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Lessons learned in SLE

An analysis of SLE samples from SLE 1760 patients with active disease from RCTs illustrated several known and some new targets for SLE treatment (POS0351). Markers of pathways altered in these patients included CD4 differentiation, JAK Stat, interferon and abnormalities in dendritic cells and macrophages. This can help to understand the heterogeneity of the disease, differential responses to treatment and potentially new targets. 

There are many different options for the treatment of lupus nephritis. In the USA, the FDA has approved voclosporin and belimumab added to other immune suppression such as MMF for lupus nephritis. A study showed sustained improvements at 2 years

With stable GFR and proteinuria in patients from the long term extension of a trial with voclosporin (POS0681). An excellent review of lupus nephritis was given by Dr. Fred Houssiau (What is hot:  Treatment of Severe Lupus Nephritis, 11:05-11:35 Thurs, June 3, 2021) and is available on demand for EULAR 2021 registrants. He speculates that we should start with combination immune suppression at induction of SLE nephritis due to lack of complete renal remission at one year with traditional treatment of MMF with glucocorticoids.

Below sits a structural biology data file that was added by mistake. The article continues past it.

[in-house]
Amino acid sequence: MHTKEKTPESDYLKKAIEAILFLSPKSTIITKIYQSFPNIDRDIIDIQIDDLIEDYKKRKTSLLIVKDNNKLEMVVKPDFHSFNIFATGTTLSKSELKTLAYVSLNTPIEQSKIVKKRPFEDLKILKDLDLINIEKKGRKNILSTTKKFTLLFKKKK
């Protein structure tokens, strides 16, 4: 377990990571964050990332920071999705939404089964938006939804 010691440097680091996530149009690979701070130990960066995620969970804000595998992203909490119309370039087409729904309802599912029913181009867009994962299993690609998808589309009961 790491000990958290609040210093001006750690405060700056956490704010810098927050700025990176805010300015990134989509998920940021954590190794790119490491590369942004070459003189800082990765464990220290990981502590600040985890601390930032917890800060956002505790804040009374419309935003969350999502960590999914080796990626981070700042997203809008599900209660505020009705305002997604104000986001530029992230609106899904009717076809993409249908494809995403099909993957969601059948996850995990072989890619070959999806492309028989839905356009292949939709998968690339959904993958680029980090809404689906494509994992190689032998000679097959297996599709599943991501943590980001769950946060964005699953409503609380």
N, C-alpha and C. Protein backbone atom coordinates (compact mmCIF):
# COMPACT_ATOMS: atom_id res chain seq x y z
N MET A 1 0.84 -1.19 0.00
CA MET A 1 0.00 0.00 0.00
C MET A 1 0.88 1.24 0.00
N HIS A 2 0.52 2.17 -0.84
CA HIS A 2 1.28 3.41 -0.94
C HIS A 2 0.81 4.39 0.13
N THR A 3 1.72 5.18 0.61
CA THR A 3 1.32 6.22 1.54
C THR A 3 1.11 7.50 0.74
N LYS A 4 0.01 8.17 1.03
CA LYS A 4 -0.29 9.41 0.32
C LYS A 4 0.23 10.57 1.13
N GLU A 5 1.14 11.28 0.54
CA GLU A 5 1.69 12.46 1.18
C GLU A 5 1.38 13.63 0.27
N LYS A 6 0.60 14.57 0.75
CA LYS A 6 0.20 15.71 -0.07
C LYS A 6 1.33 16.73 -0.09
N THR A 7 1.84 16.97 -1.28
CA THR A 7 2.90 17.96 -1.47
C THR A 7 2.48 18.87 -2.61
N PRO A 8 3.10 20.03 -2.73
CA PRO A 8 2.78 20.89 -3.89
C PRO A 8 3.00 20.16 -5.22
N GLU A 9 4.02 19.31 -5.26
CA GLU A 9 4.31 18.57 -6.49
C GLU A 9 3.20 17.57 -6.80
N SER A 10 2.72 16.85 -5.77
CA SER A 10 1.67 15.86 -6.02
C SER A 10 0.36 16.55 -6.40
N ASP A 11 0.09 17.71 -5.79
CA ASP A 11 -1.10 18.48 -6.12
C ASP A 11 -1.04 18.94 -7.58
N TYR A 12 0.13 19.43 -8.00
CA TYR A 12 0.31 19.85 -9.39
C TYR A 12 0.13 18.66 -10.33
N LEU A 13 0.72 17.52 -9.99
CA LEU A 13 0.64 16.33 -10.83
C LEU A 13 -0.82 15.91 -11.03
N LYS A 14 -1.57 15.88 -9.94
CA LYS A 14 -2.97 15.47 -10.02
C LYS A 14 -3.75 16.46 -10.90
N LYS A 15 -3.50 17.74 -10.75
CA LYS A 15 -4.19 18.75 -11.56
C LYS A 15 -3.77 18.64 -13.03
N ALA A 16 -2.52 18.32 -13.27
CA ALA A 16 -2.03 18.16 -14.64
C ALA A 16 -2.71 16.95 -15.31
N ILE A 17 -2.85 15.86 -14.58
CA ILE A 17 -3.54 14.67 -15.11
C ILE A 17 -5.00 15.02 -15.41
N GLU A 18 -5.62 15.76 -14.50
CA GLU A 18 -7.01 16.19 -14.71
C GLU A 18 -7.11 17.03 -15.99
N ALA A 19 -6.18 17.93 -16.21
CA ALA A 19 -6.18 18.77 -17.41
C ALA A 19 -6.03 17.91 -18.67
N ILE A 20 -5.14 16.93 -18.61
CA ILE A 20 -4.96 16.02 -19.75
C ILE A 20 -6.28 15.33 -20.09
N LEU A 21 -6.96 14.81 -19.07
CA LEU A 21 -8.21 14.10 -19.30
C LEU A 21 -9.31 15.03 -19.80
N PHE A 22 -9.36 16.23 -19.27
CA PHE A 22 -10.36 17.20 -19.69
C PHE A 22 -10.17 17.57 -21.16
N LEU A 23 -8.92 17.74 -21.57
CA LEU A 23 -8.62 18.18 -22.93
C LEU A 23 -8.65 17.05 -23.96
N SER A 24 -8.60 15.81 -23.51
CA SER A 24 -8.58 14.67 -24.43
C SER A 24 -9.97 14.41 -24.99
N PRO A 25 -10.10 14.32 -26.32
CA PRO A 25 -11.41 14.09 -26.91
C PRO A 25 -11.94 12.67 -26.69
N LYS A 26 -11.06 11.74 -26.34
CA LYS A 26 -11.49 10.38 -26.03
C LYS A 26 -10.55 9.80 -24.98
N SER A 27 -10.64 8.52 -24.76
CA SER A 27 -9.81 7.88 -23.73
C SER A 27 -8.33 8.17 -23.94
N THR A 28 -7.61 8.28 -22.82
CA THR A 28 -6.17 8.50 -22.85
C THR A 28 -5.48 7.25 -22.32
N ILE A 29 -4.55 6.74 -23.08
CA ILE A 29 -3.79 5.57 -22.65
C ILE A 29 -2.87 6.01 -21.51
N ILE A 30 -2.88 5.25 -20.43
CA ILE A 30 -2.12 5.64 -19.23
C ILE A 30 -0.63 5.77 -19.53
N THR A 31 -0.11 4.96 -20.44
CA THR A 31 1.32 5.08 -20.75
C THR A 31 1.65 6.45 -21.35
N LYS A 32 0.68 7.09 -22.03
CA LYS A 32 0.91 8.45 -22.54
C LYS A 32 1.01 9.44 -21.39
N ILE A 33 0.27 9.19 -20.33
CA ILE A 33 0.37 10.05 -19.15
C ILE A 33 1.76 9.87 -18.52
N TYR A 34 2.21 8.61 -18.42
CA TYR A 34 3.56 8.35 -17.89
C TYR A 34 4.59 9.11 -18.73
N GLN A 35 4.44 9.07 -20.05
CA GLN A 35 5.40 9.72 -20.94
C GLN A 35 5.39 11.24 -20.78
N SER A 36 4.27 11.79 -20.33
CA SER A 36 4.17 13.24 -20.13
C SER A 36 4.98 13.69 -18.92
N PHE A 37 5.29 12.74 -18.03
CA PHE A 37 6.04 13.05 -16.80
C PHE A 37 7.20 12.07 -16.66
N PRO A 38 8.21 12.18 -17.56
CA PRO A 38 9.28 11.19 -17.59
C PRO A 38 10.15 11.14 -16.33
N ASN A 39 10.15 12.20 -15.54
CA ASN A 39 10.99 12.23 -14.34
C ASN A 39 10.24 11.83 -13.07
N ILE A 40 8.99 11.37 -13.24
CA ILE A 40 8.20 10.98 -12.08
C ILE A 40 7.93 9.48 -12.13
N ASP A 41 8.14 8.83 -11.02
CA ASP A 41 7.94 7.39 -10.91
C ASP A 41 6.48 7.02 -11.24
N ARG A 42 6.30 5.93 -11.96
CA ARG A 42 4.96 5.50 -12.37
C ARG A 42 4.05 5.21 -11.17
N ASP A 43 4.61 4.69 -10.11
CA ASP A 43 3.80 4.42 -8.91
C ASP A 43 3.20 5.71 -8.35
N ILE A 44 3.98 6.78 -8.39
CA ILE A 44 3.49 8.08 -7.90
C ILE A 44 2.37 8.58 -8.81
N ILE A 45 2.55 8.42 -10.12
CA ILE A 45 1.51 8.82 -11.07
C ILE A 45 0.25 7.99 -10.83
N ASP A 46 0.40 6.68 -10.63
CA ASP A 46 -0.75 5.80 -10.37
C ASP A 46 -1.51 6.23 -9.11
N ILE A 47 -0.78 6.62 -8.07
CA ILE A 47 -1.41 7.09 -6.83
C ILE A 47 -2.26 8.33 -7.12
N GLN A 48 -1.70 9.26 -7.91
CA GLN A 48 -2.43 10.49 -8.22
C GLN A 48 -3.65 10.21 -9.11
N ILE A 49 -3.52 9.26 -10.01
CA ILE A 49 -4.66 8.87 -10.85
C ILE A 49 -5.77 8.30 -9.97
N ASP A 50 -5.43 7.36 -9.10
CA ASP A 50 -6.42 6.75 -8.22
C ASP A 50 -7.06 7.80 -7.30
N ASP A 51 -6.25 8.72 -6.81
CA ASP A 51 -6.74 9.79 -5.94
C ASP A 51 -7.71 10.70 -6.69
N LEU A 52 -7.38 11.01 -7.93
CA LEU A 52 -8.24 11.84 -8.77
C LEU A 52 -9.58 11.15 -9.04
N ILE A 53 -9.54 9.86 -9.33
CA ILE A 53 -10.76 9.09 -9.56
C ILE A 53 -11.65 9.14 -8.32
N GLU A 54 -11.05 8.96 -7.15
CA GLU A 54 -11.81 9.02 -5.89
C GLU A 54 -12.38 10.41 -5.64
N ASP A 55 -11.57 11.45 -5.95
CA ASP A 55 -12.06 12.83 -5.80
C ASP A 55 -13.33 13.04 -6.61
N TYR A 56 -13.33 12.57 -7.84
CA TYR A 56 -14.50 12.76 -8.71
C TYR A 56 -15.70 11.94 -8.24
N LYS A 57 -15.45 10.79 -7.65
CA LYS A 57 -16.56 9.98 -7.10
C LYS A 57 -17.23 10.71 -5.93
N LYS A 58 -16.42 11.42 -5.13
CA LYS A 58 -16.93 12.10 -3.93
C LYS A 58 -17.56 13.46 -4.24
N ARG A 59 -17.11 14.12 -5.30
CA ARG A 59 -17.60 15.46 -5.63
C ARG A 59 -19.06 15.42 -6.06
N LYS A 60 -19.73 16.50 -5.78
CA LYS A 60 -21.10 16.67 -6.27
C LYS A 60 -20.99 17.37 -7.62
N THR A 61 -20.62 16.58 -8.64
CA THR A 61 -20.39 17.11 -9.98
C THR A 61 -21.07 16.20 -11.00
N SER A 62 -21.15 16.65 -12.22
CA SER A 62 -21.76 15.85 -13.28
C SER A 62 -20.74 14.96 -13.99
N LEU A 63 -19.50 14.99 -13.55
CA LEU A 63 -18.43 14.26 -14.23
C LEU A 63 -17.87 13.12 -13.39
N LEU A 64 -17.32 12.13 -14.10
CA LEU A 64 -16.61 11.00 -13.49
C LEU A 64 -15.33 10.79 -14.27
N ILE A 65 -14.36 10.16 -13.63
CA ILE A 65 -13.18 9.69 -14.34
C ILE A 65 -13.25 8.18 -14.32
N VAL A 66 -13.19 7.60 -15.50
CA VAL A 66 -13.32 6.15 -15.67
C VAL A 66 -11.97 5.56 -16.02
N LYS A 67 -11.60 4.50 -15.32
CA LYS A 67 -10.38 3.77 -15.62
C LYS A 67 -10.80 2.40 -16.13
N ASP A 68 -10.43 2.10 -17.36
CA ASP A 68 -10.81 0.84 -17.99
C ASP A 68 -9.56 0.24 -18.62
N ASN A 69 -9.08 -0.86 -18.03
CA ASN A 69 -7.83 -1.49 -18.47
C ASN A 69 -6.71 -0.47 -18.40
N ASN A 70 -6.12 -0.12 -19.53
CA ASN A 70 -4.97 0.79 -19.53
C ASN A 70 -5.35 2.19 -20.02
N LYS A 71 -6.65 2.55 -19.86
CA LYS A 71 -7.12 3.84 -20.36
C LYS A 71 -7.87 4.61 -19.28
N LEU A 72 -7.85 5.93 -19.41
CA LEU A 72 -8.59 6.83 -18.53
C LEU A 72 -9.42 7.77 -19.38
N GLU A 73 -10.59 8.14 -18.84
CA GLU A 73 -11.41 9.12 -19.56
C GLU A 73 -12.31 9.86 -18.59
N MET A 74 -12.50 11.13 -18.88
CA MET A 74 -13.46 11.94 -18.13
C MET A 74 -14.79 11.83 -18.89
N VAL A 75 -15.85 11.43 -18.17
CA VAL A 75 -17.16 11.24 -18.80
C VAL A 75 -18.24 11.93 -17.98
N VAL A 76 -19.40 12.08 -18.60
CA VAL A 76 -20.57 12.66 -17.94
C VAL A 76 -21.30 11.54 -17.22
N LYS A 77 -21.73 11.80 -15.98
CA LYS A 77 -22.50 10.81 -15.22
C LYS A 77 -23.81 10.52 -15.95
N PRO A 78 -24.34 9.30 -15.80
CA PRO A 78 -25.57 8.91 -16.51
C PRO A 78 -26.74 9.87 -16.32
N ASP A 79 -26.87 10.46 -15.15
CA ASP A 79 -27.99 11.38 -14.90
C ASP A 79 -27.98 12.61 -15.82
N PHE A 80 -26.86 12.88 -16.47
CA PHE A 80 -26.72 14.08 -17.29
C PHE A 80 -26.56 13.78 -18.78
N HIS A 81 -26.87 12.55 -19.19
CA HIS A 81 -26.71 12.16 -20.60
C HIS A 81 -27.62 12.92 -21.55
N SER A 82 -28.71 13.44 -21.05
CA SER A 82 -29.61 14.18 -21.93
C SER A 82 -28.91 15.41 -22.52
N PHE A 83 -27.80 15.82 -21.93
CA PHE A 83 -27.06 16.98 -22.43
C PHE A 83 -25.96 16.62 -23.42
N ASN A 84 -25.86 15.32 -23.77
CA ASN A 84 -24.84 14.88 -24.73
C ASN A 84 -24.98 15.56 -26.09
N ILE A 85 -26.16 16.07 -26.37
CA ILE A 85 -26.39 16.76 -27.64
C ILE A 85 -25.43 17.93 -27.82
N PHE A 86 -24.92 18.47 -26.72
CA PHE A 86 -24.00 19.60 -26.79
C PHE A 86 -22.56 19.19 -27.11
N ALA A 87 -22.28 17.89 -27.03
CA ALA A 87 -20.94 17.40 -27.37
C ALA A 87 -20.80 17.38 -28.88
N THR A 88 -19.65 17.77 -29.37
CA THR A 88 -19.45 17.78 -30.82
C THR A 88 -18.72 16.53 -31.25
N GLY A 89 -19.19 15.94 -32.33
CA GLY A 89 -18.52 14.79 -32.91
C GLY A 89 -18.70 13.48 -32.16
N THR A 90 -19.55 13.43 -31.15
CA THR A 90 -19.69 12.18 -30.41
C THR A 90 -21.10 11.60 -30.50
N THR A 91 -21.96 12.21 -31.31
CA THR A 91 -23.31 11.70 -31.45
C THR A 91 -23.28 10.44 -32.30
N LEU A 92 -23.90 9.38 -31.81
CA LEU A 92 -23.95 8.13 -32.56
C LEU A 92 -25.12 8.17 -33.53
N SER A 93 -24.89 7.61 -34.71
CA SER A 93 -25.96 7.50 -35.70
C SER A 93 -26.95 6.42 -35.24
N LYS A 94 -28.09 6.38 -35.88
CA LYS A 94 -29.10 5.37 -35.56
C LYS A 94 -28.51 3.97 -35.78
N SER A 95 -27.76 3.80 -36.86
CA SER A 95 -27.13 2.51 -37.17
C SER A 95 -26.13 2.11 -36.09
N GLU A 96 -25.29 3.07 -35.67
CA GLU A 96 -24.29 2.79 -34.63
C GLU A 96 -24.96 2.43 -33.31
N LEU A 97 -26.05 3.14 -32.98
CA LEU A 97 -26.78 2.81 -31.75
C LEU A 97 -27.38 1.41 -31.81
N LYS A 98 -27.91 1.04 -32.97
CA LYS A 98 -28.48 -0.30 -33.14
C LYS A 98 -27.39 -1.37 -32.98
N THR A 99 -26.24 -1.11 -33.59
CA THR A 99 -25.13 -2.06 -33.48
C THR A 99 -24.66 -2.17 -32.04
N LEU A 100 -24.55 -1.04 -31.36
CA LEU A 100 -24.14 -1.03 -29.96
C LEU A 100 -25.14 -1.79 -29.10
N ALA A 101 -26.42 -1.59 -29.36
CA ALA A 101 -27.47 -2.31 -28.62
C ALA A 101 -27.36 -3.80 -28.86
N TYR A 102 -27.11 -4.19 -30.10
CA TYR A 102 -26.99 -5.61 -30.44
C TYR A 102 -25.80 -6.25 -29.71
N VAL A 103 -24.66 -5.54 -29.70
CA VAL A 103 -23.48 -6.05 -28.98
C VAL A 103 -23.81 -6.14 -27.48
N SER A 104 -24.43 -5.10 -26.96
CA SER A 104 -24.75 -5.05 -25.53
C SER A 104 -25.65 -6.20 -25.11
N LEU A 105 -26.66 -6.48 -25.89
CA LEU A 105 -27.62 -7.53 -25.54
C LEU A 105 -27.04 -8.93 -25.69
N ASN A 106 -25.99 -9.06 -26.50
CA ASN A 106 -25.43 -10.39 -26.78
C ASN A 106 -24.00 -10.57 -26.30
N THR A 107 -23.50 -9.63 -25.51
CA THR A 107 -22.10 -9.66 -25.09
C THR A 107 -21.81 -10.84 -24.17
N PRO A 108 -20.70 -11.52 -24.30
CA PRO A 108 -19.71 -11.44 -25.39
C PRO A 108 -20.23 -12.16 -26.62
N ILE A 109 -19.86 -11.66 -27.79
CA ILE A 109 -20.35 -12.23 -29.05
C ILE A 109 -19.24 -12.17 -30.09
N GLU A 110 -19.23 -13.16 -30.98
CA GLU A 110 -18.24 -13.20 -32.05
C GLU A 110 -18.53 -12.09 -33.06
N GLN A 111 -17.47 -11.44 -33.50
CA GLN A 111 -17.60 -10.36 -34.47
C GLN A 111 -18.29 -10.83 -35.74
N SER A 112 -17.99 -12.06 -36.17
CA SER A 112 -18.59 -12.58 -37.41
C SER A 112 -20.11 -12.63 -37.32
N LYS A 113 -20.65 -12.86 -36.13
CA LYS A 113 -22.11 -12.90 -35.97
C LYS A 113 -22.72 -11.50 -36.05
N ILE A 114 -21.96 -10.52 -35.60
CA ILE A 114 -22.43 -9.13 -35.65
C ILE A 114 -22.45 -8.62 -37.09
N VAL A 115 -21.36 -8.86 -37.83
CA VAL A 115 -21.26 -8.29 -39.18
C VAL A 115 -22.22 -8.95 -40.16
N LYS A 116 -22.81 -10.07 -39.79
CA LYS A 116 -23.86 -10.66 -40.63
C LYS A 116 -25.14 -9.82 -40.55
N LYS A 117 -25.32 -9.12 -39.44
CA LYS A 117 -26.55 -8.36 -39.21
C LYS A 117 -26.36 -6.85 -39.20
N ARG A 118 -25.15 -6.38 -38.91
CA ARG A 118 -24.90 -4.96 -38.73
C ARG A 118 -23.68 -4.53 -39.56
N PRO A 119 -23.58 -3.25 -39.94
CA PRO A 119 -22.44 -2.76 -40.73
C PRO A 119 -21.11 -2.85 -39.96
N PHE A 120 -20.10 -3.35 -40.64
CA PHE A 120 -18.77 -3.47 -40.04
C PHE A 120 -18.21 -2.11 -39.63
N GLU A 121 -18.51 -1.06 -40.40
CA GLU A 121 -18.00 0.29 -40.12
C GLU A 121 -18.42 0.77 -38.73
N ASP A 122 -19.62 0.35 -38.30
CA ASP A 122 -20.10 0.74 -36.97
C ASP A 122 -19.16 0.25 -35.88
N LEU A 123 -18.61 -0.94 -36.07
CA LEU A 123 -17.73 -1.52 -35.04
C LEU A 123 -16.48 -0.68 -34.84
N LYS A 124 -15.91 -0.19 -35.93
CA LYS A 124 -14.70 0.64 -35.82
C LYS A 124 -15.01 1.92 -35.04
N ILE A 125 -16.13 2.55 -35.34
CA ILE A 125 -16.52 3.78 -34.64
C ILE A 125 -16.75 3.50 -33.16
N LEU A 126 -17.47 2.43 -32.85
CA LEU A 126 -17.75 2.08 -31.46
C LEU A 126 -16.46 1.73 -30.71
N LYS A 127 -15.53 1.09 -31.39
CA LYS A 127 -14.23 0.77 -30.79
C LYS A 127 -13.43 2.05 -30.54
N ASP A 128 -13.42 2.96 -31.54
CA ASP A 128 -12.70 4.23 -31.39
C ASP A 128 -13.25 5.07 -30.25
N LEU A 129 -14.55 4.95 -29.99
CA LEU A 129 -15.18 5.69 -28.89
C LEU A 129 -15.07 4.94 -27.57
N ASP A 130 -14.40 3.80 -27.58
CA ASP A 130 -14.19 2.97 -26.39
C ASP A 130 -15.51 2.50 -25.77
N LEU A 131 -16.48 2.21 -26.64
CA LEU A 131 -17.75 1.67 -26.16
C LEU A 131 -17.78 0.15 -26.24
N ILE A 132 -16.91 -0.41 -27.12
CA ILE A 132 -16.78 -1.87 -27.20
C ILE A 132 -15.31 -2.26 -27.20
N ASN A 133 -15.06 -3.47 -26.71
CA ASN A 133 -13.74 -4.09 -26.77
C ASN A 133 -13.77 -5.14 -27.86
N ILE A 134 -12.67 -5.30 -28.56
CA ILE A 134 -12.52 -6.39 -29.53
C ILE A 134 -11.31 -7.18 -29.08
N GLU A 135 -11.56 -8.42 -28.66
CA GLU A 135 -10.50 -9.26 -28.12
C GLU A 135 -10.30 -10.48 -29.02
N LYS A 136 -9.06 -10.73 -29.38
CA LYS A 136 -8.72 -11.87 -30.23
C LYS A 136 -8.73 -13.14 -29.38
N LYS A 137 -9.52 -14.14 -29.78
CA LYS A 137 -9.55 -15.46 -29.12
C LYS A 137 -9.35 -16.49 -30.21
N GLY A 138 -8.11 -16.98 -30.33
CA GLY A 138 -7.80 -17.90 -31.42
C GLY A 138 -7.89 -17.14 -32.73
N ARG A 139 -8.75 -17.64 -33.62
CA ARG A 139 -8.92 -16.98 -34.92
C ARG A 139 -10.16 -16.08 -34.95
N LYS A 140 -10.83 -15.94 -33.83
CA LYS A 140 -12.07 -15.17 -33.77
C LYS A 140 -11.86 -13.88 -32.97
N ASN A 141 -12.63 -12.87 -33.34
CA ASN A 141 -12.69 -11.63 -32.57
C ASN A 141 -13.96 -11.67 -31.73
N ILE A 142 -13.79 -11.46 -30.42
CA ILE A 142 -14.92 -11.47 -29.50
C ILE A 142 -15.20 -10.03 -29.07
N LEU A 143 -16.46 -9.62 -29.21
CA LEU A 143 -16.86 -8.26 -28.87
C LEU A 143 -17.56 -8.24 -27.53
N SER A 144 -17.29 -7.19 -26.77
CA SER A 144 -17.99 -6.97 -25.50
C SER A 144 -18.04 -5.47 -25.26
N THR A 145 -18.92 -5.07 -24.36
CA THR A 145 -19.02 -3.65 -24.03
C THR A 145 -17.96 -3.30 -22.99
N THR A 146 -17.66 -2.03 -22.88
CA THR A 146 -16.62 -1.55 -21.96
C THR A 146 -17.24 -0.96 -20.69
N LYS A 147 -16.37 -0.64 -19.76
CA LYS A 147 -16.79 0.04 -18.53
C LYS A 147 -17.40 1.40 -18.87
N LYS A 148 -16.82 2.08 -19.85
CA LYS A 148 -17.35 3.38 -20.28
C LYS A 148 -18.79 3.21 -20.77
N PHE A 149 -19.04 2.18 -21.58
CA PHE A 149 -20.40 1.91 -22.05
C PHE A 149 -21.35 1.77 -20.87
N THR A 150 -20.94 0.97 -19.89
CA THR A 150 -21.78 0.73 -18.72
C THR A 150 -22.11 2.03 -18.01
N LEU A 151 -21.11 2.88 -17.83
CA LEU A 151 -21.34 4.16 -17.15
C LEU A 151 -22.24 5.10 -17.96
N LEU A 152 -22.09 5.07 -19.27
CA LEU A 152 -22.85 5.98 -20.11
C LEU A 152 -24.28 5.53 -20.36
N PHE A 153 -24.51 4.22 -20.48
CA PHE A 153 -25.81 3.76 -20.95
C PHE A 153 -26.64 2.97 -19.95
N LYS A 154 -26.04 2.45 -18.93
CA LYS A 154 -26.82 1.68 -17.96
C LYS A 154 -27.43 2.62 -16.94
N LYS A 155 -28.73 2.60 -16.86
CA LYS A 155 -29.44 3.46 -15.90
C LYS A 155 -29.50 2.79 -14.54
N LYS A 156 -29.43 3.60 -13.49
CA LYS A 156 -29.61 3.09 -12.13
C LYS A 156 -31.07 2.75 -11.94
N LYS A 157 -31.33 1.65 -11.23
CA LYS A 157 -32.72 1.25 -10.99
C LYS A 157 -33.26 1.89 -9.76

What surprised me the most was data presented by Dr. Michelle Petri (POS0304), where using US data, she observed that if a patient with SLE was admitted for mental health she had a longer stay than nephritis admissions in SLE staying on average one week longer at double the cost and reminding us that significant mental health issues can occur in 1 in 3 people living with lupus and nephritis is also nearly that common.

So there is hope for SLE patients with potentially new targets for developing treatment, shifting the paradigm for lupus nephritis and being aware of the direct costs and ‘costs’ on the health of people suffering with lupus.



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